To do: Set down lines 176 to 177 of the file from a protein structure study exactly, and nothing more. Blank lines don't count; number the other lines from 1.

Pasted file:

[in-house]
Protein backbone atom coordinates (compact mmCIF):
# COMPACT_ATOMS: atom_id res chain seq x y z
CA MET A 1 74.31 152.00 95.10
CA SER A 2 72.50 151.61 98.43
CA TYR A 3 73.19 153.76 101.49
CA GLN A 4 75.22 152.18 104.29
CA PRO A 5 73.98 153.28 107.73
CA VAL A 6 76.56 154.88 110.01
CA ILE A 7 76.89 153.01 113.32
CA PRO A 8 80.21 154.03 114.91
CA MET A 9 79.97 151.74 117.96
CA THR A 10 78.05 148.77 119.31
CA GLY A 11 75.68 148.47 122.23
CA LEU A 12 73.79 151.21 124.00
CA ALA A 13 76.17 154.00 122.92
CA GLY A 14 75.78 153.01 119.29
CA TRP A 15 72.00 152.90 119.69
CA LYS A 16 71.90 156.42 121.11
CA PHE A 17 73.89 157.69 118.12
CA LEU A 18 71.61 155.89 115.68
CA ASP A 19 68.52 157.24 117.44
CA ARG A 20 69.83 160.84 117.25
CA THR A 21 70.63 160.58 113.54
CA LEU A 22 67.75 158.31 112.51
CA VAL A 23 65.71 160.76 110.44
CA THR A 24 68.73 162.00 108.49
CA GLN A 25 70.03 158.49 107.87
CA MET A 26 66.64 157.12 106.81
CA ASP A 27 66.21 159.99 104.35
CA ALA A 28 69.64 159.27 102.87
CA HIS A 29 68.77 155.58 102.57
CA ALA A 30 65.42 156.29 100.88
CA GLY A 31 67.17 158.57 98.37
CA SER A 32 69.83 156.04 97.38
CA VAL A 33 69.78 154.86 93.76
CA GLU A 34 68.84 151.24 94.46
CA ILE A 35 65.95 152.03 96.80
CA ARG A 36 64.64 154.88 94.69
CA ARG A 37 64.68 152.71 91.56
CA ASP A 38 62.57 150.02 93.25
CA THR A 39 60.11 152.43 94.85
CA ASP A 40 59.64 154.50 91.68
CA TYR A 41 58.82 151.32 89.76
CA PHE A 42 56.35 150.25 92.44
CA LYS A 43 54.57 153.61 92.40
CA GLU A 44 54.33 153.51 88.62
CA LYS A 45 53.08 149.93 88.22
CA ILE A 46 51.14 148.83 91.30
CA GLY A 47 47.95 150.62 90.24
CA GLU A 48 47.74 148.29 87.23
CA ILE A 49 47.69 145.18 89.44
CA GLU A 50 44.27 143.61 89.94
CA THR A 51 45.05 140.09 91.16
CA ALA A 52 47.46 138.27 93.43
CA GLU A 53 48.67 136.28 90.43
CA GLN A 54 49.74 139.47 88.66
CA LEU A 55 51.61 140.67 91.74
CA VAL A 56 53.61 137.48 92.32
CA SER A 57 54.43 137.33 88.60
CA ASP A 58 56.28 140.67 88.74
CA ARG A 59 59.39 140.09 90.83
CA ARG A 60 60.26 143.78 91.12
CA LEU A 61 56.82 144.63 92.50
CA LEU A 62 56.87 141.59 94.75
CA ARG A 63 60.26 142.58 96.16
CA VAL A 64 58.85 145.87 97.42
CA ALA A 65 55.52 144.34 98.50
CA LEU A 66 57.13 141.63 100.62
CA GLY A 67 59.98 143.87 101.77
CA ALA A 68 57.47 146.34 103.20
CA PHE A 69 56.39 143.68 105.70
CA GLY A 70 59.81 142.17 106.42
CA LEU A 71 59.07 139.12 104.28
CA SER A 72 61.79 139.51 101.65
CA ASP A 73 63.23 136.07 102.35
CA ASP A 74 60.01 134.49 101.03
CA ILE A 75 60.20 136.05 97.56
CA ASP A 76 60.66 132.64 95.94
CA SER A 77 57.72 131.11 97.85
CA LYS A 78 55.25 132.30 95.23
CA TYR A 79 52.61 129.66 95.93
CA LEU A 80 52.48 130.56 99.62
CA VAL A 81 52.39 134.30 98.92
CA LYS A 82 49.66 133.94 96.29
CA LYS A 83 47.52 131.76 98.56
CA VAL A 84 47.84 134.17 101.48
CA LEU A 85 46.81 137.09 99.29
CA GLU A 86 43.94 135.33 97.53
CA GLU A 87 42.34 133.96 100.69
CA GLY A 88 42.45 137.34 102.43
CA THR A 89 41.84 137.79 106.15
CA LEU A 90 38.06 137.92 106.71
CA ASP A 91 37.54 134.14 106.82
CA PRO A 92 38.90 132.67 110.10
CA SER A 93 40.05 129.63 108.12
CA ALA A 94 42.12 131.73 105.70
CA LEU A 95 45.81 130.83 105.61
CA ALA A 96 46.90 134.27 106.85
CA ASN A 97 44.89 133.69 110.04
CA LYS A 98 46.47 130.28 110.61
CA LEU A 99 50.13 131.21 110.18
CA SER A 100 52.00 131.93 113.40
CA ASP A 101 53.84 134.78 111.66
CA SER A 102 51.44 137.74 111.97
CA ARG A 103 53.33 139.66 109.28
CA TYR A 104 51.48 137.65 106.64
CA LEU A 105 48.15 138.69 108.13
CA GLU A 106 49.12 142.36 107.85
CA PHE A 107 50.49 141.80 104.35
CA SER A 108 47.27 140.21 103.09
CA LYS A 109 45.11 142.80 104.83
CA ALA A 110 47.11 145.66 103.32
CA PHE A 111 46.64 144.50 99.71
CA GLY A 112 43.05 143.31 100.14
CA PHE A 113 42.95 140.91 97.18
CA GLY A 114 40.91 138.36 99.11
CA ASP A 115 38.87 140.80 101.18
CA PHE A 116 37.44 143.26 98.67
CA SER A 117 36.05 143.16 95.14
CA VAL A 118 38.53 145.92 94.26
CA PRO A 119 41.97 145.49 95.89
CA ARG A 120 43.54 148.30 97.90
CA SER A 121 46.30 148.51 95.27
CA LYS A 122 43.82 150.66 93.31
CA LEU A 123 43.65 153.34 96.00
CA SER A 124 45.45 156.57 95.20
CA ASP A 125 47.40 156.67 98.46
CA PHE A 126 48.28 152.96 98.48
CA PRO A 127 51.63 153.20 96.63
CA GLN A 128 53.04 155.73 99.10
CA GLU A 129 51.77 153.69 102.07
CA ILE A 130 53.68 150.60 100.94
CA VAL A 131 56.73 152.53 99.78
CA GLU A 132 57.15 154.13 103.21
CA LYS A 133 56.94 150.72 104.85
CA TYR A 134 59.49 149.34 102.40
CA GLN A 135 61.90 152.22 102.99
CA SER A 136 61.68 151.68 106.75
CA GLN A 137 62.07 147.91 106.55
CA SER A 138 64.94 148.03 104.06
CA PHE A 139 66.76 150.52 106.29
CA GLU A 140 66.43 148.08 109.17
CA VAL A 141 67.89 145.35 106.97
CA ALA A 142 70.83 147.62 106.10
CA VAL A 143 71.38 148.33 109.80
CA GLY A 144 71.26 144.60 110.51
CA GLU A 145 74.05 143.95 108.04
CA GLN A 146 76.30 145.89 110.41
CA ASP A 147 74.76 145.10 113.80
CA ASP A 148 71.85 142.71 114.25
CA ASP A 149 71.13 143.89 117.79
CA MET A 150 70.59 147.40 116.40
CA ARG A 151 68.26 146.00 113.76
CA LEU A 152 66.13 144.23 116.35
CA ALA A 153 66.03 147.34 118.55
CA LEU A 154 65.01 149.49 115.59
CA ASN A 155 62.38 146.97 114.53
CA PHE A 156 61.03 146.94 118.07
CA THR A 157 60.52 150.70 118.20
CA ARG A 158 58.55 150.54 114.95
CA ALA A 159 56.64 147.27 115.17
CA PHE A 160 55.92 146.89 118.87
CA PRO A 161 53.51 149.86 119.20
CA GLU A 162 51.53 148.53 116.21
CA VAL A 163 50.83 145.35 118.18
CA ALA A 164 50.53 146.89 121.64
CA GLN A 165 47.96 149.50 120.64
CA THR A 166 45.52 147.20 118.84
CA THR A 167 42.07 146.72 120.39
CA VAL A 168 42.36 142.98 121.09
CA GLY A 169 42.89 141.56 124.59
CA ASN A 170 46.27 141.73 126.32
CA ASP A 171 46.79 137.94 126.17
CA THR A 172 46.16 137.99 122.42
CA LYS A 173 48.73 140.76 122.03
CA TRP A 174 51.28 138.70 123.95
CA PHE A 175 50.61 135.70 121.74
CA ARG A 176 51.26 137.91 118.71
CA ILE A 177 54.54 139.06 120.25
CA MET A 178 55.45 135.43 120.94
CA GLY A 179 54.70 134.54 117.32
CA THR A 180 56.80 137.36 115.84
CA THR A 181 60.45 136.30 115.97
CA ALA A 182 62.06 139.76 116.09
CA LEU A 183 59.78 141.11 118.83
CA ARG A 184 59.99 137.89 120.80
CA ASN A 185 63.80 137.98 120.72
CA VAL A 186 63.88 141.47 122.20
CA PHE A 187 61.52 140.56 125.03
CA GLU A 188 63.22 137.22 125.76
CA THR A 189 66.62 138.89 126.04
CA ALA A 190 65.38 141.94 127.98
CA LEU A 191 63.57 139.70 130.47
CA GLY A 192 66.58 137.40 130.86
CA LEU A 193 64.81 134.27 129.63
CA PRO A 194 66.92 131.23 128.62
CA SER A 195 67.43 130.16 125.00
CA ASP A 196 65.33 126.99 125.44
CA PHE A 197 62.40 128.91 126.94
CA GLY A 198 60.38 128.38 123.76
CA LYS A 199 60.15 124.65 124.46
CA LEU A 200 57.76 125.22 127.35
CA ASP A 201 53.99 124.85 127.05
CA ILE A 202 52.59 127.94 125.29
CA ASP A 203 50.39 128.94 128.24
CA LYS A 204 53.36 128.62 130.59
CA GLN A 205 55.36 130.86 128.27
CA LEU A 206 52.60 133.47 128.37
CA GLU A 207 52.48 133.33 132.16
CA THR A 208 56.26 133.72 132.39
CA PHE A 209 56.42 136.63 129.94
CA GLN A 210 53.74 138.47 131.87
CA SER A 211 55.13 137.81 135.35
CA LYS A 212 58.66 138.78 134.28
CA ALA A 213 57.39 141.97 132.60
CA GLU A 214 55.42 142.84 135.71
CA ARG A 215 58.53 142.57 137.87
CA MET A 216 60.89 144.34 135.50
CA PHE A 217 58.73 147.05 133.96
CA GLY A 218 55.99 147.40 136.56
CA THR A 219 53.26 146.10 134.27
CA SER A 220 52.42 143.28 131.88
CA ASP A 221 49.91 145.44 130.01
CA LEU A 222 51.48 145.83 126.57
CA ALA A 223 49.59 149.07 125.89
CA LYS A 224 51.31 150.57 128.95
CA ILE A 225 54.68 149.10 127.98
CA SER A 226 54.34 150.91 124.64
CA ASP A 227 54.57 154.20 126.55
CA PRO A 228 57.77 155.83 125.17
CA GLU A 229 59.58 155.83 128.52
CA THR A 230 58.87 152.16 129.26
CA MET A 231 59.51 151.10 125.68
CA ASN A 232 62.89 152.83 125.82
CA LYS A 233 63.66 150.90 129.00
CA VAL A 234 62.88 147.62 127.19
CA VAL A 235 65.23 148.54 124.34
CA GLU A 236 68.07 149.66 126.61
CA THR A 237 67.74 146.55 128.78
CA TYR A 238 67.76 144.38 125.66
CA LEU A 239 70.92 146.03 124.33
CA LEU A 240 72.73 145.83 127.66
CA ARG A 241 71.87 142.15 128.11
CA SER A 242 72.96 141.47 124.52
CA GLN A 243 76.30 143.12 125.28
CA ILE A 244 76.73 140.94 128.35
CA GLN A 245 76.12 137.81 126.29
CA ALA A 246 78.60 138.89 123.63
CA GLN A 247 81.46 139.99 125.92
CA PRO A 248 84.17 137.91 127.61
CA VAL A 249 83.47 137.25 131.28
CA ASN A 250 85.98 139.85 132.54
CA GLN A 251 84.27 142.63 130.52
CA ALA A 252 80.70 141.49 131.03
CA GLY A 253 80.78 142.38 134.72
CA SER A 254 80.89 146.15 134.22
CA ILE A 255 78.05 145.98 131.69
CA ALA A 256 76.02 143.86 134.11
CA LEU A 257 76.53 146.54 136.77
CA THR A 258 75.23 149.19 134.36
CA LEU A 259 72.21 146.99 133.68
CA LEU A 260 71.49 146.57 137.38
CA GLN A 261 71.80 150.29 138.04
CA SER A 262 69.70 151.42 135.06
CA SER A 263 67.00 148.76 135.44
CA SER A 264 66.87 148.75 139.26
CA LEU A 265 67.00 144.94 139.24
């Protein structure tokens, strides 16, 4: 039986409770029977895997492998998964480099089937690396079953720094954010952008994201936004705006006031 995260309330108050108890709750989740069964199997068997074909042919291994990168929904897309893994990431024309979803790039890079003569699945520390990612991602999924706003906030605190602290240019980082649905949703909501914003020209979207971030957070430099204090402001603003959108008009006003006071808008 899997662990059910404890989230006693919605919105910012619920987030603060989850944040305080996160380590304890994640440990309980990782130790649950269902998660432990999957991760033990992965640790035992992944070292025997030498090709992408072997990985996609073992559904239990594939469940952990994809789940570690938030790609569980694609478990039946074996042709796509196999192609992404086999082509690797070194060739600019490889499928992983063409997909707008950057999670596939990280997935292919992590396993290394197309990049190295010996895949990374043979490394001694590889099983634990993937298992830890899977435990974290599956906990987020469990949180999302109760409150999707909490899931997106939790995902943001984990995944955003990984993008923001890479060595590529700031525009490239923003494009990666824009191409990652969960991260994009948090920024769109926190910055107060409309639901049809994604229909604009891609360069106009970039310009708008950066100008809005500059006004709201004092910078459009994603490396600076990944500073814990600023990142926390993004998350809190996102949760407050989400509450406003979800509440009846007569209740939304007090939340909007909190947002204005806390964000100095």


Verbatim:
CA LYS A 173 48.73 140.76 122.03
CA TRP A 174 51.28 138.70 123.95